voicesThe subject is being celebrated by the V&A museum, triggering some happy memories for former PR man DJ Taylor
  • Get to the point
Latest stories from i100
Have you tried new the Independent Digital Edition apps?

Day In a Page

General Election 2015: Chuka Umunna on the benefits of immigration, humility – and his leader Ed Miliband

Chuka Umunna: A virus of racism runs through Ukip

The shadow business secretary on the benefits of immigration, humility – and his leader Ed Miliband
Yemen crisis: This exotic war will soon become Europe's problem

Yemen's exotic war will soon affect Europe

Terrorism and boatloads of desperate migrants will be the outcome of the Saudi air campaign, says Patrick Cockburn
Marginal Streets project aims to document voters in the run-up to the General Election

Marginal Streets project documents voters

Independent photographers Joseph Fox and Orlando Gili are uploading two portraits of constituents to their website for each day of the campaign
Game of Thrones: Visit the real-life kingdom of Westeros to see where violent history ends and telly tourism begins

The real-life kingdom of Westeros

Is there something a little uncomfortable about Game of Thrones shooting in Northern Ireland?
How to survive a social-media mauling, by the tough women of Twitter

How to survive a Twitter mauling

Mary Beard, Caroline Criado-Perez, Louise Mensch, Bunny La Roche and Courtney Barrasford reveal how to trounce the trolls
Gallipoli centenary: At dawn, the young remember the young who perished in one of the First World War's bloodiest battles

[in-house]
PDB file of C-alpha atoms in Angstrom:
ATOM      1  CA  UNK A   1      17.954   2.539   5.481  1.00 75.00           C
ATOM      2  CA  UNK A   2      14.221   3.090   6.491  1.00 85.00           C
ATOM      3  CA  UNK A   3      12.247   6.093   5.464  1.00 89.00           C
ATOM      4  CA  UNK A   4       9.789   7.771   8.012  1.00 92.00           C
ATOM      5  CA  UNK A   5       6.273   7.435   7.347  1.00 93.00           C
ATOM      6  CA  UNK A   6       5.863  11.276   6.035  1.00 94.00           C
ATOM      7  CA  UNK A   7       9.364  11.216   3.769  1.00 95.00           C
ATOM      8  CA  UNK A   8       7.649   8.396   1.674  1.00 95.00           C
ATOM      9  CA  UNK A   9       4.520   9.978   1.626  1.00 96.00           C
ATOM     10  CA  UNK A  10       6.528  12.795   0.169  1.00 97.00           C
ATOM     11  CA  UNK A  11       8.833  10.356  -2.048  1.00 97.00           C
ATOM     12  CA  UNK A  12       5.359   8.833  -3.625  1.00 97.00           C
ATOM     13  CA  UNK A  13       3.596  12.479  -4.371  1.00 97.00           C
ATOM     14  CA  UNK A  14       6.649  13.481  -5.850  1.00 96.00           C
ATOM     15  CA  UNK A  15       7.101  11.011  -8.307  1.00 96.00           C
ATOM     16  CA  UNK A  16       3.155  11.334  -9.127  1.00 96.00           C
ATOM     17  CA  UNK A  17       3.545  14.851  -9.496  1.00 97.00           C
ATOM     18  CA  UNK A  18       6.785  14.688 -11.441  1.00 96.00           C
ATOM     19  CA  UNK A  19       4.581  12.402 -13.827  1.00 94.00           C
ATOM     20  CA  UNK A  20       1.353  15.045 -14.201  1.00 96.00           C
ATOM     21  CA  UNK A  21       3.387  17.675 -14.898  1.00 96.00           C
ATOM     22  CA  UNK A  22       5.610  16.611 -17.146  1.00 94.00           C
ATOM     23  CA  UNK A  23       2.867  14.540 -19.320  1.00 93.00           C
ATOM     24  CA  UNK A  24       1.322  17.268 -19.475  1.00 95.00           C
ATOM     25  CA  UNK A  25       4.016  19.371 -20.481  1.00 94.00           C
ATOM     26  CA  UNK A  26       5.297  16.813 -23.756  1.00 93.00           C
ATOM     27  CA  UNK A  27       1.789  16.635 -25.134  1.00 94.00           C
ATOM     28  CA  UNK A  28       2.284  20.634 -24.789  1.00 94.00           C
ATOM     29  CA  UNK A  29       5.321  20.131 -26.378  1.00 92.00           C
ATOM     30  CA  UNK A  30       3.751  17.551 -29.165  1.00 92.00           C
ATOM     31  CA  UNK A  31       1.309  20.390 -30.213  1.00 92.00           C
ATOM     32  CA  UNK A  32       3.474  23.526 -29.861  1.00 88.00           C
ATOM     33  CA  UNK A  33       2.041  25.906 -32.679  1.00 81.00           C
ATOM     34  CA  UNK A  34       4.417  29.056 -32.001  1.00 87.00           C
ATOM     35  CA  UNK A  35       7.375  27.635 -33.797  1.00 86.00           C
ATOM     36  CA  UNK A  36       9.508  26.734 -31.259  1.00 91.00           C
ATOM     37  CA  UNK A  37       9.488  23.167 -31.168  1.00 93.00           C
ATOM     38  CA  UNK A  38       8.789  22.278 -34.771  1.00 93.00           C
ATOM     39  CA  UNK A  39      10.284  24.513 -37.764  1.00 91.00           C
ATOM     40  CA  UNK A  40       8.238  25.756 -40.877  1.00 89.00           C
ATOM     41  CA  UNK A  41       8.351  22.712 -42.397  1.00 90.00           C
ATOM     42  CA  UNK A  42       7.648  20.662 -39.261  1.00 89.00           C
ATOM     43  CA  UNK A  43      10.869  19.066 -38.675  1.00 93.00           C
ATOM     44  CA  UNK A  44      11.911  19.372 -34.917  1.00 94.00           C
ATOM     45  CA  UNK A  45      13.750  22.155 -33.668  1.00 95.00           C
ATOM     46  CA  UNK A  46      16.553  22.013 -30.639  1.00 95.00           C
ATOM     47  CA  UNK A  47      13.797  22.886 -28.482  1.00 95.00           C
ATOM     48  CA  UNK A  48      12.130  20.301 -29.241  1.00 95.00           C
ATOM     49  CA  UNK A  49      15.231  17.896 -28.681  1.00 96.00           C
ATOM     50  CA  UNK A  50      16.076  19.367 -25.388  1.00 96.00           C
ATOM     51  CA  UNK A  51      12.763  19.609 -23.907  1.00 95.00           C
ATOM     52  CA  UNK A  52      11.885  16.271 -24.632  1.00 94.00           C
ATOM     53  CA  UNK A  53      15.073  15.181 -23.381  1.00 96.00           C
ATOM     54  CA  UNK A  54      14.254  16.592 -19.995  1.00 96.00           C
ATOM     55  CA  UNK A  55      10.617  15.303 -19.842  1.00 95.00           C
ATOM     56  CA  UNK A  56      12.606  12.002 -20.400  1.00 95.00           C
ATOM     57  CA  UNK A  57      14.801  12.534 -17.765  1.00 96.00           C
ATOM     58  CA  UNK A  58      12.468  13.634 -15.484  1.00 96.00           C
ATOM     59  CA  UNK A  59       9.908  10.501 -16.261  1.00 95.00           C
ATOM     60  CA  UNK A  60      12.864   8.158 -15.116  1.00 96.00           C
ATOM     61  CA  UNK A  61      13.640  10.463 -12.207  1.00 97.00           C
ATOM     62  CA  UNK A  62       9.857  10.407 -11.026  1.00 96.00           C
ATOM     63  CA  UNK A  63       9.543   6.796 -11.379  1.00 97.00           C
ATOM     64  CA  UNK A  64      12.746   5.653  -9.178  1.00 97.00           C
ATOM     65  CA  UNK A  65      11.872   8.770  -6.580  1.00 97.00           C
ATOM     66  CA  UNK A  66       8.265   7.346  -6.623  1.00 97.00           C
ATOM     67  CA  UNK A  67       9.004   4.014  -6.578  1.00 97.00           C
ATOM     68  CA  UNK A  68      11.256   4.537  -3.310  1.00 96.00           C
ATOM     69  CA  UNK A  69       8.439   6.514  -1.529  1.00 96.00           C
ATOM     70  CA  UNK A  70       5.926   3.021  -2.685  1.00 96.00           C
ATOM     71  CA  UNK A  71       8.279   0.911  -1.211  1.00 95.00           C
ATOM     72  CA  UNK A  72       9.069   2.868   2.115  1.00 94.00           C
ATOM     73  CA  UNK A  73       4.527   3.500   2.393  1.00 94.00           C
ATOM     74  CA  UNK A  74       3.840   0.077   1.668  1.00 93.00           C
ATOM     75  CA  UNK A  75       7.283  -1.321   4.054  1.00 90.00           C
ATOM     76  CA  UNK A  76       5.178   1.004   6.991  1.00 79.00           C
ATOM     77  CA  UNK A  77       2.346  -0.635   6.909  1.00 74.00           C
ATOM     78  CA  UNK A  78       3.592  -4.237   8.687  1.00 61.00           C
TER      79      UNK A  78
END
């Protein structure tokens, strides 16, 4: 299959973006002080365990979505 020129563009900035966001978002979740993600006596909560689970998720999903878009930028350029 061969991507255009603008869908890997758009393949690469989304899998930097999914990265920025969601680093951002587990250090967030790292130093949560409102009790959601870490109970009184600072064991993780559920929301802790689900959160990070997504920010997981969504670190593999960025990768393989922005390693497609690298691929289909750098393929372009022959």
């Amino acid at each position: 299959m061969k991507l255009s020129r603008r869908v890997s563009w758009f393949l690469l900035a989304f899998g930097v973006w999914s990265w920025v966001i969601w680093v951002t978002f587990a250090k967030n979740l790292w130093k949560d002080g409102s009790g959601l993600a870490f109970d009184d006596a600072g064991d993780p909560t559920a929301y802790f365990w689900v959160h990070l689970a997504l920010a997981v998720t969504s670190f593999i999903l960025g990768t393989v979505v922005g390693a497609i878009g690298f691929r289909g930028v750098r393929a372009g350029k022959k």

At dawn, the young remember the young

A century ago, soldiers of the Empire – many no more than boys – spilt on to Gallipoli’s beaches. On this 100th Anzac Day, there are personal, poetic tributes to their sacrifice
Dissent is slowly building against the billions spent on presidential campaigns – even among politicians themselves

Follow the money as never before

Dissent is slowly building against the billions spent on presidential campaigns – even among politicians themselves, reports Rupert Cornwell
Samuel West interview: The actor and director on austerity, unionisation, and not mentioning his famous parents

Samuel West interview

The actor and director on austerity, unionisation, and not mentioning his famous parents
General Election 2015: Imagine if the leading political parties were fashion labels

Imagine if the leading political parties were fashion labels

Fashion editor, Alexander Fury, on what the leaders' appearances tell us about them
Phumzile Mlambo-Ngcuka: Home can be the unsafest place for women

Phumzile Mlambo-Ngcuka: Home can be the unsafest place for women

The architect of the HeForShe movement and head of UN Women on the world's failure to combat domestic violence
Public relations as 'art'? Surely not

Confessions of a former PR man

The 'art' of public relations is being celebrated by the V&A museum, triggering some happy memories for DJ Taylor
Bill Granger recipes: Our chef succumbs to his sugar cravings with super-luxurious sweet treats

Bill Granger's luxurious sweet treats

Our chef loves to stop for 30 minutes to catch up on the day's gossip, while nibbling on something sweet
London Marathon 2015: Paula Radcliffe and the mother of all goodbyes

The mother of all goodbyes

Paula Radcliffe's farewell to the London Marathon will be a family affair
Everton vs Manchester United: Steven Naismith demands 'better' if Toffees are to upset the odds against United

Steven Naismith: 'We know we must do better'

The Everton forward explains the reasons behind club's decline this season
Arsenal vs Chelsea: Praise to Arsene Wenger for having the courage of his convictions

Michael Calvin's Last Word

Praise to Wenger for having the courage of his convictions